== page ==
How many subgroups $K \le \mathbb{Z}_n$ are there with $K =\ker(\phi)$ for some homomorphism $\phi\colon\mathbb{Z}_n \rightarrow \mathbb{Z}_m$?

Stuck and need a hint. Have so far that there are $\gcd(n,m)$ such homomorphisms. Also that all such maps are of the form $\phi_a(k)= ak$ for $a \in \mathbb{Z}_m$ satisfying $na=0 \pmod m$.

Specifically $a = 0, \dfrac{m}{d}, \dfrac{2m}{d},... (d-1)\dfrac{m}{d}$, where $d = gcd(n,m)$.

Thus we can denote $\ker(\phi_i)$ by set of all $k$ where $ki\dfrac{m}{d}=0 \pmod m$ for $i \in \mathbb{Z}_d$. Further I showed that if $i,j \in U_d$ then $\ker(\phi_i)=\ker(\phi_j)$. However I am stuck with figuring out how many kernels there are for remaining $d-|U_d|$ homomorphisms(aside from trivial map).

  • $\begingroup$ Hint: $\mathbb{Z}_n$ is a cyclic group, so $\phi$ is uniquely determined by the value $\phi(1)$. $\endgroup$ – Secret Math Jun 27 '13 at 5:04
  • $\begingroup$ If $K$ is a subgroup of $\mathbb{Z}_n$, then there is a homomorphism $\mathbb{Z}_n\to\mathbb{Z}_n/K$. What can you say about the codomain? $\endgroup$ – egreg Jun 27 '13 at 6:33
  • $\begingroup$ That it is the left cosets of K in $Z_n$. And we know |aK|=|K|. So $|Img(\phi)|=|K|$. Isn't this just giving me the number of elements in the kernal? Or is this giving the number of distinct subgroups which are kernels of this type of homomorphism? $\endgroup$ – Tim Jun 27 '13 at 7:24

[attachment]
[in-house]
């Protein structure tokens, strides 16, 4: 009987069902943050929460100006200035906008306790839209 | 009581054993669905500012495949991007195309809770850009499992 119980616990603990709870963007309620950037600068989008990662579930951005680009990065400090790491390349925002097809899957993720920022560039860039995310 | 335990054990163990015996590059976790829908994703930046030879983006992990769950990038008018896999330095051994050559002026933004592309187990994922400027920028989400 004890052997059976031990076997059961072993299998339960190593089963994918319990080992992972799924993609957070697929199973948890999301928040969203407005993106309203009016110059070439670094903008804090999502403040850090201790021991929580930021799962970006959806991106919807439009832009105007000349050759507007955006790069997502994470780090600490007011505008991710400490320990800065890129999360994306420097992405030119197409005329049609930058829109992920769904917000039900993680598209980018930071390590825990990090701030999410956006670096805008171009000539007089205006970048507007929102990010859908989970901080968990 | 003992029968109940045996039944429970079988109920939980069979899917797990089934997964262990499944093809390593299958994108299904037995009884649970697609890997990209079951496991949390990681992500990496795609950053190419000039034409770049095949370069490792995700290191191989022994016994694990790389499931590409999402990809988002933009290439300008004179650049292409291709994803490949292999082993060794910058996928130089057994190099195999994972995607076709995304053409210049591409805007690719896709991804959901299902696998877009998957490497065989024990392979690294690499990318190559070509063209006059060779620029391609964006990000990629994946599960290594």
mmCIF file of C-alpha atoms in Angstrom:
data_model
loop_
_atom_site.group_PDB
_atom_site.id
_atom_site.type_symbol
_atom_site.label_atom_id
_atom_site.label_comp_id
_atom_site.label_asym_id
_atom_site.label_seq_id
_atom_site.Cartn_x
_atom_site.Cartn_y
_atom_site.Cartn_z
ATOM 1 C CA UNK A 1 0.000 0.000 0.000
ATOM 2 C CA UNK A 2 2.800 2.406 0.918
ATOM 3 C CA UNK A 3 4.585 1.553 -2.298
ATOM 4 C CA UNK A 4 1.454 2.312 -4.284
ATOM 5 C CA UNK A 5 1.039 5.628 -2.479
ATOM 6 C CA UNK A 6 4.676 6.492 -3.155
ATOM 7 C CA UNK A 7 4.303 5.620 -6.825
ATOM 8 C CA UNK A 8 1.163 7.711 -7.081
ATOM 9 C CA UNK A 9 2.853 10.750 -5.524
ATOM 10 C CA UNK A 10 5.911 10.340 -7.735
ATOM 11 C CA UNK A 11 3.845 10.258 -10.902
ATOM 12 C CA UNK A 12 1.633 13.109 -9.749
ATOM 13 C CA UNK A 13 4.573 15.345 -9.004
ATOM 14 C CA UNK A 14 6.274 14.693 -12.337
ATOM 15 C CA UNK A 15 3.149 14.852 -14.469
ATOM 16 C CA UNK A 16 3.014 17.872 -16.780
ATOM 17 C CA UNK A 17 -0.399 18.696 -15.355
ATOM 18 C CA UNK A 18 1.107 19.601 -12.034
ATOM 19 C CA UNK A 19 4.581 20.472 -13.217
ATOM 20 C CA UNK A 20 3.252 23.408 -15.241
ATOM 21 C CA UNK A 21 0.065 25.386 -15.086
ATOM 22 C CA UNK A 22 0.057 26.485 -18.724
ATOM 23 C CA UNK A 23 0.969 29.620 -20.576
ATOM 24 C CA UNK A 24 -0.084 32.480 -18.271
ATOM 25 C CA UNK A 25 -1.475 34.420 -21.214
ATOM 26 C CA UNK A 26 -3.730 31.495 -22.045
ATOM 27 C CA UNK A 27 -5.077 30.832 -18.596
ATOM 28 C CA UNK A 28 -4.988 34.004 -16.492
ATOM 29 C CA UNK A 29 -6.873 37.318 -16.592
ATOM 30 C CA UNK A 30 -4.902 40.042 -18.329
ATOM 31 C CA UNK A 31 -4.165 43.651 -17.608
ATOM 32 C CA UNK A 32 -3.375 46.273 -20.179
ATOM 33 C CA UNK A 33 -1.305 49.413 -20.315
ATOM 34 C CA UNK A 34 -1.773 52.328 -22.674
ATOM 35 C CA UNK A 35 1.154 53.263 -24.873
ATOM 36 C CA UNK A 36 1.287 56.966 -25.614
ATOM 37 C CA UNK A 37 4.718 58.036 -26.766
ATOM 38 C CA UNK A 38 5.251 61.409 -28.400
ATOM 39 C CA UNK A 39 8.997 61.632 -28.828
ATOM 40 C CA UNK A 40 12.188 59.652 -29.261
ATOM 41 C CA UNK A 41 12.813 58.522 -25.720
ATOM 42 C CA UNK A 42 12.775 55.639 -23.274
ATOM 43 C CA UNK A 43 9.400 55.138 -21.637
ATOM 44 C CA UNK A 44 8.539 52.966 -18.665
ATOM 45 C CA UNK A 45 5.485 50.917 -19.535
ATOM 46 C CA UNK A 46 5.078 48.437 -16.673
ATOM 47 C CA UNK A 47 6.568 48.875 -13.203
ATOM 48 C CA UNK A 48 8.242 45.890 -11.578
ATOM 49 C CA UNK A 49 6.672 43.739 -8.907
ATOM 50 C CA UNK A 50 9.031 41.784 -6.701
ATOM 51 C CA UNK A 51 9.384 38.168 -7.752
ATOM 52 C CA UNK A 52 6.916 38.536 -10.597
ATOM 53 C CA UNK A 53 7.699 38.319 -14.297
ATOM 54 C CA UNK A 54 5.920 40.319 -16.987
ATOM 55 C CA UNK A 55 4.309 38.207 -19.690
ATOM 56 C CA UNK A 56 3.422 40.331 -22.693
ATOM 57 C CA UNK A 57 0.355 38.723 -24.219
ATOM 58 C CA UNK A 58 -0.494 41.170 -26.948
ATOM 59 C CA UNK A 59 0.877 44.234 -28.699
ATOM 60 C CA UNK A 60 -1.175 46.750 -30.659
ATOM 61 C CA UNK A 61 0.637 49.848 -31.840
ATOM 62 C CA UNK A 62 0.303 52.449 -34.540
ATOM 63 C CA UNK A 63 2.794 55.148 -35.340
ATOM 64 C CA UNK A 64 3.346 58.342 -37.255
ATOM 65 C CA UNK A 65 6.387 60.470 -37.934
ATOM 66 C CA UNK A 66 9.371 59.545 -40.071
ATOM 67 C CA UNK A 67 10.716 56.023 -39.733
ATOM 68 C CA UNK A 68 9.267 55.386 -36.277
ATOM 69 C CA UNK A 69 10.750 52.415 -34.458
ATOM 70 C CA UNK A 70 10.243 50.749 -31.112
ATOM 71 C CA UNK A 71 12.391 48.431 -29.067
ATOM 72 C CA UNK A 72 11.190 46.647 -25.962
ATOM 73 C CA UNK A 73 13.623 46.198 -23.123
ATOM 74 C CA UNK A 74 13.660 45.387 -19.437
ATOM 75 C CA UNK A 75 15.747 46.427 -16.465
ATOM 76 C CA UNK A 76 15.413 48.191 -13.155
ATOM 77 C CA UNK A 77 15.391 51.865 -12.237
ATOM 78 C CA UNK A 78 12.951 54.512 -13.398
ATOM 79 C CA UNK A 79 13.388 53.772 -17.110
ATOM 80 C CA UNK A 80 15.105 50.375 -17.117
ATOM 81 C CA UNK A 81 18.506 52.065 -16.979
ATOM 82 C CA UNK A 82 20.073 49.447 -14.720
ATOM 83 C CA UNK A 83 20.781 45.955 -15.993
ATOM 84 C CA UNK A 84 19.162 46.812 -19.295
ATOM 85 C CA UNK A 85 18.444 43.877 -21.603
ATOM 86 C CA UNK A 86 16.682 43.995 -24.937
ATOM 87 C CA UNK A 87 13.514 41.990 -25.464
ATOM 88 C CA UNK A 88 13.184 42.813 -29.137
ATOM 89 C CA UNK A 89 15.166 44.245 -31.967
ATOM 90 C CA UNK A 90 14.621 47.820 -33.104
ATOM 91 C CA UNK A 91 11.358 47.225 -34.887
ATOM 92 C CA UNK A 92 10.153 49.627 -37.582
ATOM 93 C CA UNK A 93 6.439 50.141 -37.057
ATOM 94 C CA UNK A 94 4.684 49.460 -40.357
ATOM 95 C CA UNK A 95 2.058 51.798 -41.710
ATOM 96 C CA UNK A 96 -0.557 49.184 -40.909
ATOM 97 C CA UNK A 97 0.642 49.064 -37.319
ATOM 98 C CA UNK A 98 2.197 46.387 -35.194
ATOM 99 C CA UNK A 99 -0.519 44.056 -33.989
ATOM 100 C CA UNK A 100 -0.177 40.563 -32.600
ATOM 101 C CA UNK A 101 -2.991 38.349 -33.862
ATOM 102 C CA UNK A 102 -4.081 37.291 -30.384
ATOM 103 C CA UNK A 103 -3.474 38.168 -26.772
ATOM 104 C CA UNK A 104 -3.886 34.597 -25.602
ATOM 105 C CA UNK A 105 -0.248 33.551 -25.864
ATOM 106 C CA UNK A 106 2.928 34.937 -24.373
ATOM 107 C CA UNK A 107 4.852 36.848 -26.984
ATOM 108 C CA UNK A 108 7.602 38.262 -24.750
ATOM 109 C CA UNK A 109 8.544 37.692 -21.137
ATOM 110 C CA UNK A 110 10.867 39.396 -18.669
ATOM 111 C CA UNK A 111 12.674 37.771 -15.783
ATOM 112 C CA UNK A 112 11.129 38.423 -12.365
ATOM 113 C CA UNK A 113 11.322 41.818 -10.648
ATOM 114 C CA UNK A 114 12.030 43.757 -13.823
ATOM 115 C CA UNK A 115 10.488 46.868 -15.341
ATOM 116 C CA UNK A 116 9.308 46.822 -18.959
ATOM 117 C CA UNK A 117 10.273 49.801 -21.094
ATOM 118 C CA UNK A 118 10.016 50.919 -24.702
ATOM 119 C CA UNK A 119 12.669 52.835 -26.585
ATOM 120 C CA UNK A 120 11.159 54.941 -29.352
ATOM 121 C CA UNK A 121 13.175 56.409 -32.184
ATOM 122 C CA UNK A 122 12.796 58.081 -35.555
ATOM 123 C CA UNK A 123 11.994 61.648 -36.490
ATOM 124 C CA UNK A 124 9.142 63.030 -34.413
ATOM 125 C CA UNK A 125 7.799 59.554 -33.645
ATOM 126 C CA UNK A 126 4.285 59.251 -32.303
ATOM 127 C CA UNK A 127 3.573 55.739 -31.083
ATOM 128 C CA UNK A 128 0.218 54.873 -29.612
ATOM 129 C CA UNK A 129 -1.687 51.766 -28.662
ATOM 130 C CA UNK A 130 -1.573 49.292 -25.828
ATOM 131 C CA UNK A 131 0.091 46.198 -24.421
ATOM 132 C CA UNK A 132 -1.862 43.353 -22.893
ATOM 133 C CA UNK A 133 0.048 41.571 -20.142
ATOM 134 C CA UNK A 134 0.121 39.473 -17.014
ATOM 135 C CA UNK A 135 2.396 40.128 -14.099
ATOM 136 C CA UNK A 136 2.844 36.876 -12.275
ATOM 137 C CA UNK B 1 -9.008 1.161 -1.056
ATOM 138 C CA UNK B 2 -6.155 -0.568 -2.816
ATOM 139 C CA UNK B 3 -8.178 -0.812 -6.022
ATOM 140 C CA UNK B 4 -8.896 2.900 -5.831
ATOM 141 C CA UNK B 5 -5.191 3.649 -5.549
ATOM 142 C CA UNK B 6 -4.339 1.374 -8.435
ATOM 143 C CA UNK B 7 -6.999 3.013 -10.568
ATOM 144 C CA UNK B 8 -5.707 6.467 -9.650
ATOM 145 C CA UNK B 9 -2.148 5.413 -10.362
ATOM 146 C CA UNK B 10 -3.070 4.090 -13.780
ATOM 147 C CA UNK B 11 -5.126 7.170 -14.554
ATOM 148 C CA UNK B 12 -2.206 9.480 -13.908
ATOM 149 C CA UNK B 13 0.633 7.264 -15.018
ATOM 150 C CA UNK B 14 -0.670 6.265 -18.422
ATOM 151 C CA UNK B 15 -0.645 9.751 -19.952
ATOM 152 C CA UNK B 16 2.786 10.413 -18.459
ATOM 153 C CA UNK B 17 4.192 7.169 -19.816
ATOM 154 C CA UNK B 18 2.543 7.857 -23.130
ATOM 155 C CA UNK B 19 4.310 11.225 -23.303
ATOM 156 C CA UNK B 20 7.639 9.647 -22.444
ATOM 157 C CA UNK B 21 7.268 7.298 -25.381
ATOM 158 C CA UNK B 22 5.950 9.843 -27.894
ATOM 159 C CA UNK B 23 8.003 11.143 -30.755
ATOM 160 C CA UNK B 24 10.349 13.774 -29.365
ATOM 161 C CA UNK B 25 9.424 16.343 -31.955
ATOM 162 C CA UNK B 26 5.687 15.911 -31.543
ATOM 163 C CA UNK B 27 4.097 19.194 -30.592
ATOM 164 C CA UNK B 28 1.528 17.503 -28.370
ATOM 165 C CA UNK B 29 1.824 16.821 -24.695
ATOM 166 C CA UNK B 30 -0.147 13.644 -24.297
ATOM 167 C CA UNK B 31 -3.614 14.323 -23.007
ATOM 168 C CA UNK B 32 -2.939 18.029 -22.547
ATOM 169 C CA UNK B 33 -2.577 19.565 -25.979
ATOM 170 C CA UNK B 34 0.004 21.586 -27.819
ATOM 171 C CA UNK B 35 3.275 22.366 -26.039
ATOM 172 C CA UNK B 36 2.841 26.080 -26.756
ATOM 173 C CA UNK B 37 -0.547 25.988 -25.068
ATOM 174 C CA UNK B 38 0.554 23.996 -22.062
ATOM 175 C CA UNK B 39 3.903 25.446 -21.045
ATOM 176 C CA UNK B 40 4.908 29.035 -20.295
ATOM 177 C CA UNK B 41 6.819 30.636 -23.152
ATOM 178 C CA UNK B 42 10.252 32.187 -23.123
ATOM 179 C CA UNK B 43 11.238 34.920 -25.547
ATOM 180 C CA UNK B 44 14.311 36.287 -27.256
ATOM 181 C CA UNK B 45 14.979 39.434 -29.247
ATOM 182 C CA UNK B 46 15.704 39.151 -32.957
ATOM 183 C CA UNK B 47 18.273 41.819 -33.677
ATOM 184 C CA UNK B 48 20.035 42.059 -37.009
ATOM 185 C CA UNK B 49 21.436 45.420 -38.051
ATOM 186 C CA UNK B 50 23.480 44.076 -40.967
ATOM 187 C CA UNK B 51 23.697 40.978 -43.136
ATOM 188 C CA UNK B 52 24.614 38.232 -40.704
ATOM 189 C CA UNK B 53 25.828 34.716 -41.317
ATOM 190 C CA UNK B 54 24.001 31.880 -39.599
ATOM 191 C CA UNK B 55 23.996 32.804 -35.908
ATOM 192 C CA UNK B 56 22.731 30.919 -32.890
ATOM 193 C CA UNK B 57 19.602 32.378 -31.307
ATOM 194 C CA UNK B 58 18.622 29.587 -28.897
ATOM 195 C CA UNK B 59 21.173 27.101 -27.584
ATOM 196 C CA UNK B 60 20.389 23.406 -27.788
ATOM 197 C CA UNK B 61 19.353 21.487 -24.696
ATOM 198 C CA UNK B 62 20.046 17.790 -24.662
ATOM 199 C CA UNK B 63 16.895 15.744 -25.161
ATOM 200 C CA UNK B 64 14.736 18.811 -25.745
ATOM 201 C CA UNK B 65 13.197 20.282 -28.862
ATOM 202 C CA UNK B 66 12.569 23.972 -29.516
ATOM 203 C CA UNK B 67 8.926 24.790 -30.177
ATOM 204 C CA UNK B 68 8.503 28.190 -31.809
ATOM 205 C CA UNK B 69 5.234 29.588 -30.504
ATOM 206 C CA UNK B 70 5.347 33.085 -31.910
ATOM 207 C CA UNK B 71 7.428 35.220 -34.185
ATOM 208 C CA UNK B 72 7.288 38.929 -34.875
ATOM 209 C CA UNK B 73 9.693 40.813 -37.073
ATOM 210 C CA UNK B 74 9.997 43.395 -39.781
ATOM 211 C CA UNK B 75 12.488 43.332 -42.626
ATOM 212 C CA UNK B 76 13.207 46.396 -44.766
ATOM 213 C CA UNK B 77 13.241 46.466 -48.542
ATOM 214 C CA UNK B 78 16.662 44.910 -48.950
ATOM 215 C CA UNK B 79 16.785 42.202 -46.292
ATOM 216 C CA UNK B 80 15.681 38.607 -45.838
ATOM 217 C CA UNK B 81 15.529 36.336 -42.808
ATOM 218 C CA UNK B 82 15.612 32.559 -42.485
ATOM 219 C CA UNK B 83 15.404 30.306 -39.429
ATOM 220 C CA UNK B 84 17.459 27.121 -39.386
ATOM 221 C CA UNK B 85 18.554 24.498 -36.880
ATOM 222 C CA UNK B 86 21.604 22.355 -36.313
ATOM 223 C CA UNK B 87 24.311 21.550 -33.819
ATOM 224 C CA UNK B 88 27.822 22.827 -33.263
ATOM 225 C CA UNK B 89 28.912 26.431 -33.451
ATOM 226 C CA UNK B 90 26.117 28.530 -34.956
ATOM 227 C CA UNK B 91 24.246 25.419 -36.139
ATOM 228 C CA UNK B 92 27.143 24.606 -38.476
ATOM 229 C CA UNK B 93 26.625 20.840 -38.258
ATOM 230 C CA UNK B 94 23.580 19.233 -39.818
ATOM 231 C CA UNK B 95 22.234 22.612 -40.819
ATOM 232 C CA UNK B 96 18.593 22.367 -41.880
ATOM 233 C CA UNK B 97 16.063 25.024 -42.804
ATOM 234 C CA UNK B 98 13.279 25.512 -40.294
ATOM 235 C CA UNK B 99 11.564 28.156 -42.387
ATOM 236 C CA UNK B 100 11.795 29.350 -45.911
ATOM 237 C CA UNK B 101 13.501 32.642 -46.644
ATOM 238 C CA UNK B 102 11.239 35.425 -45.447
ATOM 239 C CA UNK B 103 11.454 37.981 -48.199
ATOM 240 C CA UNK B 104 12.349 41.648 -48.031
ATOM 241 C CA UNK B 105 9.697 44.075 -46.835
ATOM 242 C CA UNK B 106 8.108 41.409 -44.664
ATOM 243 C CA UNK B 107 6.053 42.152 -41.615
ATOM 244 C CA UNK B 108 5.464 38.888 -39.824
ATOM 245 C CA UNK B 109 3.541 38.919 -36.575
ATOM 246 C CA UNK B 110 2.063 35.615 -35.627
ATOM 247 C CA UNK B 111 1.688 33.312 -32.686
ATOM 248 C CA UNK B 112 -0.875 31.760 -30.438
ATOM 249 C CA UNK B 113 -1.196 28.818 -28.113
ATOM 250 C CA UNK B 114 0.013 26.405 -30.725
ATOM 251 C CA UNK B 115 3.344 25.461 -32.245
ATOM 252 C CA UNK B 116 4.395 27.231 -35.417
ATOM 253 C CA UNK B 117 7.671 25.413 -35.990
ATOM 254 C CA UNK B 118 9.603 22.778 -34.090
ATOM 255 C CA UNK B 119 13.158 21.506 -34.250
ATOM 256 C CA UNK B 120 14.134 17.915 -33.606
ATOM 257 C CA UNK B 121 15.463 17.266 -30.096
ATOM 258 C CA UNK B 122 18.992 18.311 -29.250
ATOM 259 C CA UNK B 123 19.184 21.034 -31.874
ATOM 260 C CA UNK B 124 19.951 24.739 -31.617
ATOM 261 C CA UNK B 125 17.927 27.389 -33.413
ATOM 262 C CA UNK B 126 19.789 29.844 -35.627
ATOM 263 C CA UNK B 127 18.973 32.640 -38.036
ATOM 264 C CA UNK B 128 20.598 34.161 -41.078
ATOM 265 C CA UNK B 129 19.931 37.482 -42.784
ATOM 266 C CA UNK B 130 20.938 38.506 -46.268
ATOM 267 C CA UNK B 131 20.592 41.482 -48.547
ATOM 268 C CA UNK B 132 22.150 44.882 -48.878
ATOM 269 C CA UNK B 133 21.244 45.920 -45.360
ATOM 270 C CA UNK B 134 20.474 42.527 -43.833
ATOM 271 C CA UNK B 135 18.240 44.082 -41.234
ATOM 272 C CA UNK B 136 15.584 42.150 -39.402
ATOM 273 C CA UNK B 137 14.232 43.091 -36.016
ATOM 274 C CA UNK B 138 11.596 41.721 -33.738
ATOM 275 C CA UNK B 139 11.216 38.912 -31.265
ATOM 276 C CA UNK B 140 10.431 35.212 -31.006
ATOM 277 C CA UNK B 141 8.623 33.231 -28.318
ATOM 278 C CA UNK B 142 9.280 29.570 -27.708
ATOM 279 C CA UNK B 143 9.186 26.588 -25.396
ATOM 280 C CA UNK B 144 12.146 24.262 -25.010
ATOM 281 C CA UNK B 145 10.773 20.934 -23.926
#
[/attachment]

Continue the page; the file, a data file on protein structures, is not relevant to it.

• $\begingroup$ Is $m$ fixed? By the First Isomorphism Theorem, you know that the kernel of homomorphisms are exactly the normal subgroups. But since $\mathbb{Z}_n$ is abelian all subgroups $K$ are normal, so that I can find a homomorphism with kernel equal to $K$... or maybe I am missing something? $\endgroup$ – Ryan Sullivant Jun 29 '13 at 23:46
  • $\begingroup$ @RyanSullivant yes, for this question $m$ is fixed. $\endgroup$ – leo Jun 30 '13 at 0:23

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